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Publication #EENY223

Cowpea Curculio, Chalcodermus aeneus Boheman (Insecta: Coleoptera: Curculionidae)1

John L. Capinera2

Distribution

The cowpea curculio, Chalcodermus aeneus Boheman, occurs primarily to the southeastern states, from Virginia to Florida in the East, and west to Texas and Oklahoma. Occasionally it is reported in more northern states, but causes no damage there. It also is reported from Central and South America.

Life Cycle and Description

Cowpea curuclio overwinters in the adult stage, emerging in April or May to begin feeding. Oviposition usually does not occur until cowpea is available, which is often June or July. There appear to be two generations annually in Alabama, but only one in Virginia. However, the adults are long-lived, often surviving for several months, so the generations are indistinct. About 30–40 days are required for a complete generation.

Figure 1. 

Cowpea curculio. A, Adult. B, Egg. C, Larva. D, Frontview of larval head. E, Pupa. F, Infested bean. G, Infested bean opened to show larva. H, Infested pod.


[Click thumbnail to enlarge.]

Egg

The egg is oval in shape, and white in color. It measures about 0.9 mm long and 0.6 mm wide. Eggs are deposited in the pod of the host plant, or within the seed in the pod. The female deposits her eggs in feeding sites, with only a single egg deposited in each feeding puncture. Each female deposits, on average, about 112 eggs (range 30 to 280) during an oviposition period of about 45 days. Duration of the egg stage is about four (range 3–6) days.

Larva

The larva is pale yellow in color, although the head and prothoracic plate are yellowish brown. The larva lacks legs, but bears deep furrows around its body. The body is thickest about one-third the distance between the head and anus, tapering gradually to a fairly pointed posterior end. The body bears stiff bristles. The larva attains a length of about 7 mm at maturity. There are four instars. Duration of the larval stage was reported to require about 9.4 days in Alabama, but only about six to seven days in Virginia. In the latter study, development times of the four instars averaged about 1, 1, 1, and 3.2 days, respectively.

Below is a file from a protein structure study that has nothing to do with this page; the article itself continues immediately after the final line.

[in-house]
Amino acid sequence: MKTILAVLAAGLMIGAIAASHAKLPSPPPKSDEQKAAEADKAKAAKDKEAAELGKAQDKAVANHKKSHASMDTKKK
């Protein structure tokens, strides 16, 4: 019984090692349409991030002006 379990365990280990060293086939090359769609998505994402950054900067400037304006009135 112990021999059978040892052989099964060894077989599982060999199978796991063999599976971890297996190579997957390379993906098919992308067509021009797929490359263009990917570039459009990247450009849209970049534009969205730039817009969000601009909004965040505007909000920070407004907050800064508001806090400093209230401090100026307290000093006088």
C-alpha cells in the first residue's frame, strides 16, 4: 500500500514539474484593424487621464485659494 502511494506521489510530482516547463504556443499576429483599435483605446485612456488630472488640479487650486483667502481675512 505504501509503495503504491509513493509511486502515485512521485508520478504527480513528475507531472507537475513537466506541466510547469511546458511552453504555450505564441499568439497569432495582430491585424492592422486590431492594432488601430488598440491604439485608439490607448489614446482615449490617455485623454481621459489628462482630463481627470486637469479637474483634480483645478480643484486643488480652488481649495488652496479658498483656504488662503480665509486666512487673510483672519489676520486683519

Pupa

At completion of the larval stage the insect drops to the soil and burrows to a depth of 2.5–7.5 cm. During a prepupal period of about six (range 3–14) days the larva creates a pupal cell, and molts to the pupal stage. The pupa greatly resembles the adult in shape and size, but is yellowish white in color. Duration of the pupa is about 10 (range 5–19) days. After transformation to the adult, the beetle remains in the pupal cell for 2–3 days while it hardens, and then digs to the surface to emerge.

Adult

The adult is oval and robust in appearance. It is black in color, with a faint bronze tint. The mouthparts are elongate, slightly longer than the thorax, and only slightly curved. The thorax and elytra are marked with coarse punctures. The beetle measures 4.8–5.5 mm in length. Adults are most active during the morning and early evening, seeking shade during the heat of the day. They feign death and drop to the soil when disturbed. Beetles rarely fly. Adults overwinter in the soil and under leaves and other organic debris.

A good summary of cowpea curculio biology is given by Arant (1938). Additional useful observations were provided by Hetrick (1947).

Figure 2. 

Adult cowpea curculio, Chalcodermus aeneus Boheman.


Credit: Lyle Buss, University of Florida
[Click thumbnail to enlarge.]

Host Plants

Cowpea curculio feeds principally on legumes, but other plants are sometimes consumed. Cowpea, snap bean, lima bean, and pea are the vegetables injured, but cowpea is the preferred host. Other crops attacked are cotton, soybean, and strawberry. Among weed host plants are cutleaf evening primrose, Oenothera laciniata; moss verbena, Verbena tenuisecta; wild bean, Strophostyles umbellata and S. helvola; purple cudweed, Gnaphalium purpureum; heartwing sorrel, Rumex hastatulus; sheep sorrel, Rumex acetocella; and spring vetch, Vicia sativa. Weeds and cotton are primarily attacked early in the year, before cowpea is available, but sicklepod, Senna obtusifolia is a host during the cowpea cropping season. Sudbrink et al. (1998) provide data on the seasonal sequence of hosts in Alabama.

Damage

Legumes are damaged by both adult and larval stages, both of which feed on seeds within the pods. As noted earlier, the female deposits an egg at a site where she has been feeding. Small cavities and shallow furrows are typical forms of injury. In the spring, before pods are available, adults will feed on the lower epidermis of foliage, but this damage is insignificant.

Natural Enemies

Several natural enemies have been reported, but most authors suggest that a fungus, Beauveria sp., is an important factor in winter survival of adults. The bacterium Serratia marcescens was observed to cause high mortality among larvae in South Carolina (Bell and Hamalle 1971).

Among parasitoids associated with cowpea curculio, only Myiophasia globosa (Townsend) (Diptera: Tachinidae) is consistently reported to be abundant. Arant (1938) also notes that unspecified ant species (Hymenoptera: Formicidae) and hot, dry weather affect larval survival. Russell (1981) observed that red imported fire ant, Solenopsis invicta Buren (Hymenoptera: Formicidae), significantly reduced the rate of successful pupation by cowpea curculio.